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Metaphor in American Sign Language

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Kittay also explains that there may exist “bridge” terms, which influence the interpretation of the correct application of the focal term (1987, 165–66). For example, if the field of the text provides a topic that is to convey a metaphorical use of the word seal, cognitive selection would eliminate the semantic connotation of seal as used to apply to important documents if bridge terms such as “clever tricks” or “waddling walk” were found within the frame of the metaphor. The mammal and its linguistic connotations would then be cognitively retrieved for the eventual juxtaposition of semantic references.

The field of the vehicle in a metaphor takes on the role of the originating field, according to Kittay. This provides for the asymmetrical analogies of metaphorical extension: “one side of the analogy has privileged status in regard to the other” (1987, 152). It is this originating (vehicle) source that produces and generates the relevant contrasts in the metaphor. However, only some, but not all, relations of contrast are mapped onto the semantic field of the topic of the metaphor.

Metaphors change language. According to Mac Cormac, metaphors operate as cognitive processes that produce new insights (1985, 2). Mac Cormac sees the creator of metaphor as retrieving and mapping long-term memory combinations of words that are not normally associated (1985, 129). The resulting similarities, as well as dissimilarities, then generate new meanings. Comprehension of these new meanings depends on whether the receiver involved can see the connection between the two concepts associated in this unusual juxtaposition.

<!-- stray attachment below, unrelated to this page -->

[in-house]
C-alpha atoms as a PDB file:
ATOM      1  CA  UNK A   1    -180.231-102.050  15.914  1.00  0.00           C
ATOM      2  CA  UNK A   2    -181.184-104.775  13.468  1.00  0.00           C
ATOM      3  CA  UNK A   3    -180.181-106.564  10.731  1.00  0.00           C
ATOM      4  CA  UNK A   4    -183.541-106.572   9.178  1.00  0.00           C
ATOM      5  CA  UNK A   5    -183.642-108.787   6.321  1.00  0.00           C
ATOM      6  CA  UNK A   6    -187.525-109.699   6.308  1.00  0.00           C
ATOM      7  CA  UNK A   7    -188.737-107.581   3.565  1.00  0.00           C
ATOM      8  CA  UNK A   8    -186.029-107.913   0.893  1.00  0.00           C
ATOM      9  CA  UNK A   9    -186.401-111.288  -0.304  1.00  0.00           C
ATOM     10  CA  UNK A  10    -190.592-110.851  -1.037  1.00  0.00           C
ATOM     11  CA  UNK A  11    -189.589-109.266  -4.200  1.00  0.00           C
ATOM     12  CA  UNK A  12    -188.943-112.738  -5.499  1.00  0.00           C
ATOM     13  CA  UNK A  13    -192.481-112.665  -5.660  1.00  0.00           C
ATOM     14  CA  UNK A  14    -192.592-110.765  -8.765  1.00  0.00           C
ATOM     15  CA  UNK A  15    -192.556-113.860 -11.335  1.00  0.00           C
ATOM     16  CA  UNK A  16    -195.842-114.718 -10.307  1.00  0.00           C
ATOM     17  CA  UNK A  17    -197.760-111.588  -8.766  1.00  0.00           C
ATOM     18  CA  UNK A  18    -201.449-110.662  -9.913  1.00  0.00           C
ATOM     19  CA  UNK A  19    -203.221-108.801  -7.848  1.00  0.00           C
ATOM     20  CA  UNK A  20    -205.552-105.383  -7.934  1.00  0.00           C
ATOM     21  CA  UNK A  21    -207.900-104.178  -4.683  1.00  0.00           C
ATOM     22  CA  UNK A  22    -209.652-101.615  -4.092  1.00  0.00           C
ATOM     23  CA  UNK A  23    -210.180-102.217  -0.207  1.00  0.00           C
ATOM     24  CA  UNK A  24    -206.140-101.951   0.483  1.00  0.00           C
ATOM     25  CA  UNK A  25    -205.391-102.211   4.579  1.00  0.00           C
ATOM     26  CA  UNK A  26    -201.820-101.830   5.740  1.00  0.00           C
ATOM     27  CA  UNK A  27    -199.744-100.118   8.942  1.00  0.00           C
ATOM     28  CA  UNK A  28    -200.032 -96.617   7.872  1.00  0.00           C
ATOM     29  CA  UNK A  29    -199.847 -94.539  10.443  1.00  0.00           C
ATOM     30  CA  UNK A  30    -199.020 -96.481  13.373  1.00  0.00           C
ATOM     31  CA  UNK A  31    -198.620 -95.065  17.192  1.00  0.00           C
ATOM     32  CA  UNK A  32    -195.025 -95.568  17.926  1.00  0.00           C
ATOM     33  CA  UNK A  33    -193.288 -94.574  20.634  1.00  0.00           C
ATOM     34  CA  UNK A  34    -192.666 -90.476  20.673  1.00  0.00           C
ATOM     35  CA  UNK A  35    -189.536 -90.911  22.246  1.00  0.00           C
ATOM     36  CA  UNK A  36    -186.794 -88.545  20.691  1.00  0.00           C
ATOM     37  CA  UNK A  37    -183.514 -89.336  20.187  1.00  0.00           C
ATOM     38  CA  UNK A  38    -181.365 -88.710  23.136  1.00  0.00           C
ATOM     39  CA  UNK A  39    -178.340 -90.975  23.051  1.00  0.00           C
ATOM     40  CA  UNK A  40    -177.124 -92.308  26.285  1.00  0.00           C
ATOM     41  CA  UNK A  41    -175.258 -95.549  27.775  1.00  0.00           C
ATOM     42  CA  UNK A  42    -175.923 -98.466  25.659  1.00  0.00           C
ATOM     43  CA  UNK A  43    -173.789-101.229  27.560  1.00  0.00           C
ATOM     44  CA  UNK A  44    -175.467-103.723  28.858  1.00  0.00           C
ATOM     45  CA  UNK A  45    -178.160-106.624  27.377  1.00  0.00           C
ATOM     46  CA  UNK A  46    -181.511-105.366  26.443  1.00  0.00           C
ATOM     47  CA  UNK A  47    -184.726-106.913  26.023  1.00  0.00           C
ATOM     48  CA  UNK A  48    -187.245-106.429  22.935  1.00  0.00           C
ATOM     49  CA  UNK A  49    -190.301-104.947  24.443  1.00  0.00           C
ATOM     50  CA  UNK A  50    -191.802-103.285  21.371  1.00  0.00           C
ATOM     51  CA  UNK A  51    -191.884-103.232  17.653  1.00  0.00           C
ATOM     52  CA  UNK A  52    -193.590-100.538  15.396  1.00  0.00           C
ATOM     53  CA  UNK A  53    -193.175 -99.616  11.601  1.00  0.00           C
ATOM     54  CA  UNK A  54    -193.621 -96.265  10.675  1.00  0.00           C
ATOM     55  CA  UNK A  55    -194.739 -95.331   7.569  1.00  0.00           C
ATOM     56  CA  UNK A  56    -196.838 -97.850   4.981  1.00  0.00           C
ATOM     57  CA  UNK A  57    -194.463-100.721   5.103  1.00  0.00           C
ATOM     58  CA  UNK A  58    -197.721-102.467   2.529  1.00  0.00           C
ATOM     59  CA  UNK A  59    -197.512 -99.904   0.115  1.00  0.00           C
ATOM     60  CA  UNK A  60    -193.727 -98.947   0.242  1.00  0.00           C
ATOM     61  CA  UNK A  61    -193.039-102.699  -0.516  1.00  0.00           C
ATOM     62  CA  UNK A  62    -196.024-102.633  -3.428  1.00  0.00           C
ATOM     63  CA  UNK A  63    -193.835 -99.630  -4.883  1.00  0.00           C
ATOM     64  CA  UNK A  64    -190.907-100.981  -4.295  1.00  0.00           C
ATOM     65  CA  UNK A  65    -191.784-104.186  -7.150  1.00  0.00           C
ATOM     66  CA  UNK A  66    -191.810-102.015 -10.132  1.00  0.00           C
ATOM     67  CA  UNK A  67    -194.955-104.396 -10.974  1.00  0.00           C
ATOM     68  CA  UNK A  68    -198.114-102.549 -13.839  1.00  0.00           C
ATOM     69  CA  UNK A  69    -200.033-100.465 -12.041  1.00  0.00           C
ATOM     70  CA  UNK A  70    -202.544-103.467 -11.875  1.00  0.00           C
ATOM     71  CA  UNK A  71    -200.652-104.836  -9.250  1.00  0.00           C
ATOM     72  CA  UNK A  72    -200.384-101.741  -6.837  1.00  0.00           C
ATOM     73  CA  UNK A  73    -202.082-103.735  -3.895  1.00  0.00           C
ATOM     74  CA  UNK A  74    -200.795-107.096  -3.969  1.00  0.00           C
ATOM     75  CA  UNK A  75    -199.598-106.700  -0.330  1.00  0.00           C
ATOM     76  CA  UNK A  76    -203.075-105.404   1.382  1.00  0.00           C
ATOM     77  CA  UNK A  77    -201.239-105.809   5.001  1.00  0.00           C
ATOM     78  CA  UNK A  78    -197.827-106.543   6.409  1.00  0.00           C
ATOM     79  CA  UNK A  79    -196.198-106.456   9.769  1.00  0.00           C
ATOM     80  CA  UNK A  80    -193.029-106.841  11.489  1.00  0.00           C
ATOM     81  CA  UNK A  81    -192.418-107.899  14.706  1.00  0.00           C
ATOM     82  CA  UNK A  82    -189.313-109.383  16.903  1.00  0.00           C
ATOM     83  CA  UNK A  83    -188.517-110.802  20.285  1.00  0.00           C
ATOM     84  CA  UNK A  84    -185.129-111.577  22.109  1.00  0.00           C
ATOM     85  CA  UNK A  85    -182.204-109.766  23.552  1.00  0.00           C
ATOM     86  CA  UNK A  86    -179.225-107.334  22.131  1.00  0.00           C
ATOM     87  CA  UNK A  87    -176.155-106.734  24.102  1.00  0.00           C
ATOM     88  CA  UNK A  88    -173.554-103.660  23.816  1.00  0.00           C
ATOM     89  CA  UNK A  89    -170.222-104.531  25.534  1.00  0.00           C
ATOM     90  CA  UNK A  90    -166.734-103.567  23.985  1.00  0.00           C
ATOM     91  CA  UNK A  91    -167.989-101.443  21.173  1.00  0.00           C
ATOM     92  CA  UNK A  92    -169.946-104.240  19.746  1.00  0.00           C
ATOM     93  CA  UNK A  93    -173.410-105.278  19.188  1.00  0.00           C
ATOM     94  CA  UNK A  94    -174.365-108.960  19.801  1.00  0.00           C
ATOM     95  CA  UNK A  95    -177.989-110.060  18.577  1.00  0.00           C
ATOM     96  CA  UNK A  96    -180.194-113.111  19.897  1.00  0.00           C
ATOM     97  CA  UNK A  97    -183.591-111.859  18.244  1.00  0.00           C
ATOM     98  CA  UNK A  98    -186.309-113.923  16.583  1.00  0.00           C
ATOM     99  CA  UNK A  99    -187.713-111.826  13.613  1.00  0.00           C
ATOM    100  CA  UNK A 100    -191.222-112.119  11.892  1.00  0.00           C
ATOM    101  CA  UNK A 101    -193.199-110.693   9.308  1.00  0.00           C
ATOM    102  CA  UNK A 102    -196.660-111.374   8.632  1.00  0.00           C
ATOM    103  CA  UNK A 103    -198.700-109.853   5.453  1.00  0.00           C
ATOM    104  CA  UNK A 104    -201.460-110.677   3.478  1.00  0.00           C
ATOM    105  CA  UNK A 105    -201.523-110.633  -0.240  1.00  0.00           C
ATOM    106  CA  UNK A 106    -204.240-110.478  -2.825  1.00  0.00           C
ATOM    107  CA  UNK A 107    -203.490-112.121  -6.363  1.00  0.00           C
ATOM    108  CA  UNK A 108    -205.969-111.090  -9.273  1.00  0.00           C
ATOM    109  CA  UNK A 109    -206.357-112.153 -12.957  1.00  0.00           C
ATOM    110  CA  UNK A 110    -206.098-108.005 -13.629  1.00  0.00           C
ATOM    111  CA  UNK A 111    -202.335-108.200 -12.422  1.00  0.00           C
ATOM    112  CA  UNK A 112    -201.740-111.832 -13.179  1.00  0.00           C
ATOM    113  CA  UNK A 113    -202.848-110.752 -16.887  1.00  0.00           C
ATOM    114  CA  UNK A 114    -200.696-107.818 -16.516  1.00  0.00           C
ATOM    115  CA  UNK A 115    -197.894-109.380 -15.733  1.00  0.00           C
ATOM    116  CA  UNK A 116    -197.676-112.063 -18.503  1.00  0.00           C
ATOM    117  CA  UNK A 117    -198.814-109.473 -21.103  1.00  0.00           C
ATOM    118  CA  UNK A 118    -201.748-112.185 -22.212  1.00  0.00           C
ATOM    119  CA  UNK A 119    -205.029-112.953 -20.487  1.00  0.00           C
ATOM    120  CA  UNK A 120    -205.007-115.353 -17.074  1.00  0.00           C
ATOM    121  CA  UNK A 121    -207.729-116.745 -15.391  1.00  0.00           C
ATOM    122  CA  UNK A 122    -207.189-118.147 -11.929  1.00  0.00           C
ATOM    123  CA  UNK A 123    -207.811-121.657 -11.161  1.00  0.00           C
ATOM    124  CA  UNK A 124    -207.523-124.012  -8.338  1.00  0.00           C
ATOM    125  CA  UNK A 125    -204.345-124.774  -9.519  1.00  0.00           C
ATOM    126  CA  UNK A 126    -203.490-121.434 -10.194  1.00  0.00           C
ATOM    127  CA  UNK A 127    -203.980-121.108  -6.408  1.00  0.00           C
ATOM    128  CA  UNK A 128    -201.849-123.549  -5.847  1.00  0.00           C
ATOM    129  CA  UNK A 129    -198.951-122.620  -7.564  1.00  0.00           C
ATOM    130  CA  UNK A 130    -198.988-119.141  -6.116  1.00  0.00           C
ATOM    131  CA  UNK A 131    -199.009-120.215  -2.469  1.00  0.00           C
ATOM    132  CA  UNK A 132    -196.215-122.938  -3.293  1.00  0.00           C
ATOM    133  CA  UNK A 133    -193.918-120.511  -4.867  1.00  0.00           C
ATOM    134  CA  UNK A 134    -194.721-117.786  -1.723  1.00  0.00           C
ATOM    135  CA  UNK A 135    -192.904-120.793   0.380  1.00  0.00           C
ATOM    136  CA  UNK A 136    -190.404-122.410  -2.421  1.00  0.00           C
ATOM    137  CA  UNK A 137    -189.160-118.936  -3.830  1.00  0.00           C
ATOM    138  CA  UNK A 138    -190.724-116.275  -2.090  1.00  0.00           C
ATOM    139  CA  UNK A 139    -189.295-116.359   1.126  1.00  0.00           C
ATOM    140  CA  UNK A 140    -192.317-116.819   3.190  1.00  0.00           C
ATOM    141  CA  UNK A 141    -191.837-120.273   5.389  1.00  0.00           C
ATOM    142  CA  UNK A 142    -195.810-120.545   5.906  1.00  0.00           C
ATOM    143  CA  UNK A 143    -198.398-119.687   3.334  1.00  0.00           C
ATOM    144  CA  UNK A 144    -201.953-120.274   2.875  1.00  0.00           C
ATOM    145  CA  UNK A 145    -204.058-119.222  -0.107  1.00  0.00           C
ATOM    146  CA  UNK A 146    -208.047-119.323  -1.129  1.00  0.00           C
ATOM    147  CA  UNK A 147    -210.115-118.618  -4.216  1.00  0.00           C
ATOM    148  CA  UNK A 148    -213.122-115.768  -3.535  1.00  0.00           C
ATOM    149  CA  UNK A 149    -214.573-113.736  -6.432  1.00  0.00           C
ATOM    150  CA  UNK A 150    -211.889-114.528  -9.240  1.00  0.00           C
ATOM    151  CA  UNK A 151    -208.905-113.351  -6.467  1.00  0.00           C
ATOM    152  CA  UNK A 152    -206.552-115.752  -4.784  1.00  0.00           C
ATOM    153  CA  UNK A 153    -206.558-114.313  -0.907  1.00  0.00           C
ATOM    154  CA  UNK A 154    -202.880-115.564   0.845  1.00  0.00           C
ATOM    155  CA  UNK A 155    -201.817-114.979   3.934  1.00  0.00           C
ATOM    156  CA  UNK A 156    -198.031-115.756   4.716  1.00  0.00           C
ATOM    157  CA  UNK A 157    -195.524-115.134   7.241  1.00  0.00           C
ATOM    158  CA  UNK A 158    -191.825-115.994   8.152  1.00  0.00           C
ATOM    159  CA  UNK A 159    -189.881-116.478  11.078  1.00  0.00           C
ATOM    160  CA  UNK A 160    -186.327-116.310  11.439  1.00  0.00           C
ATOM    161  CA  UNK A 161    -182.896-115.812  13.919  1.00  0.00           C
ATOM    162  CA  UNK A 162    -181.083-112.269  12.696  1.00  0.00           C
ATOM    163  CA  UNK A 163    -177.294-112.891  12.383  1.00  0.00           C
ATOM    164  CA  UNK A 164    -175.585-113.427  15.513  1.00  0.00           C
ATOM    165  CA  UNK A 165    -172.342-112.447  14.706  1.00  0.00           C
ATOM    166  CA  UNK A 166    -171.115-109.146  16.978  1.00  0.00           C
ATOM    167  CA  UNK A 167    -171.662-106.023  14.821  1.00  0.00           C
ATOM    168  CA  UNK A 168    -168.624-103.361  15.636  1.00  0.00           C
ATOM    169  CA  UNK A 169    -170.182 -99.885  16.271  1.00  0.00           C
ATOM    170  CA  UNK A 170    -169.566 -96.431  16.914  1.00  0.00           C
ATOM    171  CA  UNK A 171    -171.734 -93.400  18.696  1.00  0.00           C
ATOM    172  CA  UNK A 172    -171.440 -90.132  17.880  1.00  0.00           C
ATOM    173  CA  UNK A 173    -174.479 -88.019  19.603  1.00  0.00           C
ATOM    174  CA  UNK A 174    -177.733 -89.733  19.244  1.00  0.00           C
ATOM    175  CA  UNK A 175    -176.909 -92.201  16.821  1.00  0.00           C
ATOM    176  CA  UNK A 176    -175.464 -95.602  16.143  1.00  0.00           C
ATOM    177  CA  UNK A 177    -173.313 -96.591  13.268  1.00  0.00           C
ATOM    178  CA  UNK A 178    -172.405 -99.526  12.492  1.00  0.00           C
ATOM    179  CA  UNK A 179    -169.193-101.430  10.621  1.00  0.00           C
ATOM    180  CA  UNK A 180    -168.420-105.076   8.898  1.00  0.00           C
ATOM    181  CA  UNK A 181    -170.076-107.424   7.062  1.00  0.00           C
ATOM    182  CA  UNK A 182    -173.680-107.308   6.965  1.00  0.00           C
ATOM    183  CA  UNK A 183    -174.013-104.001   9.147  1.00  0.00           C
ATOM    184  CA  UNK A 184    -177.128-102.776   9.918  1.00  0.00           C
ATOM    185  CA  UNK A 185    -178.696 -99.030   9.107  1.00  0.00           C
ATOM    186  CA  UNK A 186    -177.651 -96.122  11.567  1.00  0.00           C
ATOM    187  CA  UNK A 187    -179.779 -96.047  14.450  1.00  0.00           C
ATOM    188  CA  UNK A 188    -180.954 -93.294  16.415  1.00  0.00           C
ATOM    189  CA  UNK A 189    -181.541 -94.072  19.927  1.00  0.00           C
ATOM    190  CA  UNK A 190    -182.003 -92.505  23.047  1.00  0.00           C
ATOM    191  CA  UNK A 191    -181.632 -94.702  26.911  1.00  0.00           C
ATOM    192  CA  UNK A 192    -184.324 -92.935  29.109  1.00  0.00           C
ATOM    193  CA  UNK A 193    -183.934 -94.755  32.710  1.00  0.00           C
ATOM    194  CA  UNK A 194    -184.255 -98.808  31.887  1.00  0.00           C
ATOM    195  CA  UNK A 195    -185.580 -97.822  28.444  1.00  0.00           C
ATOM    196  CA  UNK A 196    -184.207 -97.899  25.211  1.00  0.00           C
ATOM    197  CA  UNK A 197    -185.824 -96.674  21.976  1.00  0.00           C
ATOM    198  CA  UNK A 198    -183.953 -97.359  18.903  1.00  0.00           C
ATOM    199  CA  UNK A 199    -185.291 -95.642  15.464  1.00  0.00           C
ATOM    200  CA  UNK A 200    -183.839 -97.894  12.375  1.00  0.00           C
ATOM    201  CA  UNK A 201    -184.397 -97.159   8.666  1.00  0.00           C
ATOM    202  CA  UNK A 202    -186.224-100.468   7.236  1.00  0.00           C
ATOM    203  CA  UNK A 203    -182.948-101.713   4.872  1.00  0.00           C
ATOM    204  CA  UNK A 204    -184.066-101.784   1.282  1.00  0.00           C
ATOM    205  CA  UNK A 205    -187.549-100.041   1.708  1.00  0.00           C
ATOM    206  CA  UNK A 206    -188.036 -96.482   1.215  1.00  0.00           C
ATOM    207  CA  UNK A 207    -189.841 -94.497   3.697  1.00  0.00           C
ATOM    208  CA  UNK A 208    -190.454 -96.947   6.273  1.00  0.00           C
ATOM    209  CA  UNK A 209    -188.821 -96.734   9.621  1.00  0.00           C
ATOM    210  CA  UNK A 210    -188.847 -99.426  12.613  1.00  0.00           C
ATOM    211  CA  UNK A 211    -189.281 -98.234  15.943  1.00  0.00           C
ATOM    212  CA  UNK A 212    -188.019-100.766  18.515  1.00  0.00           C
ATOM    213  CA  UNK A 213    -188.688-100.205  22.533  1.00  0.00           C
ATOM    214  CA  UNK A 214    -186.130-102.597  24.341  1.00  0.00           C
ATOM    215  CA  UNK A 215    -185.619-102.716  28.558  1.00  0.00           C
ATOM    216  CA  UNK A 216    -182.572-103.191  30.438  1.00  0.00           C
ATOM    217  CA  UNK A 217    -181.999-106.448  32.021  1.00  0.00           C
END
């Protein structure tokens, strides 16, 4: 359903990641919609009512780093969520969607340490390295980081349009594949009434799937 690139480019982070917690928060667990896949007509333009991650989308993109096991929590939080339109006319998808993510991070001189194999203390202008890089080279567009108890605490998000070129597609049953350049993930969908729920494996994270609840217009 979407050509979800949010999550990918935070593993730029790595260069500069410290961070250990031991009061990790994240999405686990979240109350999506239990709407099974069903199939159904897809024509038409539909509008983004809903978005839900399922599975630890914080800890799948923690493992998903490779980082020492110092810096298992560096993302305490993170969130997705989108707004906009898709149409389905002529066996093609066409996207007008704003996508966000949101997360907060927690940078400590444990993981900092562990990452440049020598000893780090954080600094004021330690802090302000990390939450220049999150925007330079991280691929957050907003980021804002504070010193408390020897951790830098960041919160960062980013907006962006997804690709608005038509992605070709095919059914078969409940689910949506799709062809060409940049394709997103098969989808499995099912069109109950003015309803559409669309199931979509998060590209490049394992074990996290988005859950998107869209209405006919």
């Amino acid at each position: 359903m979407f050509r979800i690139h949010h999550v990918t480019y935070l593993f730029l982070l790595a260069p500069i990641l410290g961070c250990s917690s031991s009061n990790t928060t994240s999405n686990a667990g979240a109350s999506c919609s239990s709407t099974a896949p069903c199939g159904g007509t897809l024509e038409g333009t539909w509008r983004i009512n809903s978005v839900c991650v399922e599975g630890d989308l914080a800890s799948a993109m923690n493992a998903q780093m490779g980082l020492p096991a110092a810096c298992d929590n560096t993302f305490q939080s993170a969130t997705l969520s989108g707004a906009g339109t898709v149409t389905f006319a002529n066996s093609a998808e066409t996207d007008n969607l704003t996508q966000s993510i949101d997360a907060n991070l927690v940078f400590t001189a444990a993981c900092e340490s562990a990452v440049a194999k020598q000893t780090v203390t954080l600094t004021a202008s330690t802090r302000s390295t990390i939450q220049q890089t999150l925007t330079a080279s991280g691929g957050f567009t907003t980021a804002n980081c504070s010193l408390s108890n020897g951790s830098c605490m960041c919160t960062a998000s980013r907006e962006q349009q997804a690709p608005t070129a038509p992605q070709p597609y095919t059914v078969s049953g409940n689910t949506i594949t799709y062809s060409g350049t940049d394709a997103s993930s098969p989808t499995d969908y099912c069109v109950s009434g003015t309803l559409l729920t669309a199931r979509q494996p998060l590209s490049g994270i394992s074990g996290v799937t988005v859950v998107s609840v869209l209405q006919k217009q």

People do not intentionally create false statements as a way to express concepts in ordinary language production. They do not present nonliteral statements with the devious intention of providing falsehoods when describing something. Metaphors, however untrue they may seem when examined literally, are intended to enlighten, not to deceive. Yet philosophers have long been concerned with the mercurial quality of metaphors and their ability to confuse the issue of truth. In fact, some theories of metaphor were created in part as an attempt to resolve this issue.

As an example, the controversion theory, developed by Beardsley (1976), allows for metaphors to collapse into analogies in order to prevent deviancy from the truth. Converting a metaphor to a simile through the use of the terms like or as if might reduce the element of falsehood, but it would also stifle the creative intent conveyed by the metaphor in the first place.

Kittay (1987) contends that metaphors do more than compare two concepts. A literal comparison, perhaps of schools and libraries, or of grapes and squash, may compare set categories of similar institutions or foods. A metaphor, however, crosses domains of categories. Metaphors create similarity by referring to concepts in different categorical boundaries—for example, comparing grapes and libraries. The different referents of a metaphor, coming from two distinct categories, exert a tension that generates a new meaning (183). Metaphors help us to assimilate information already within our conceptual organization. Kittay says, “The cognitive force of metaphor comes, not from providing new information about the world, rather from a (re)conceptualization of information that is already available to us” (39).

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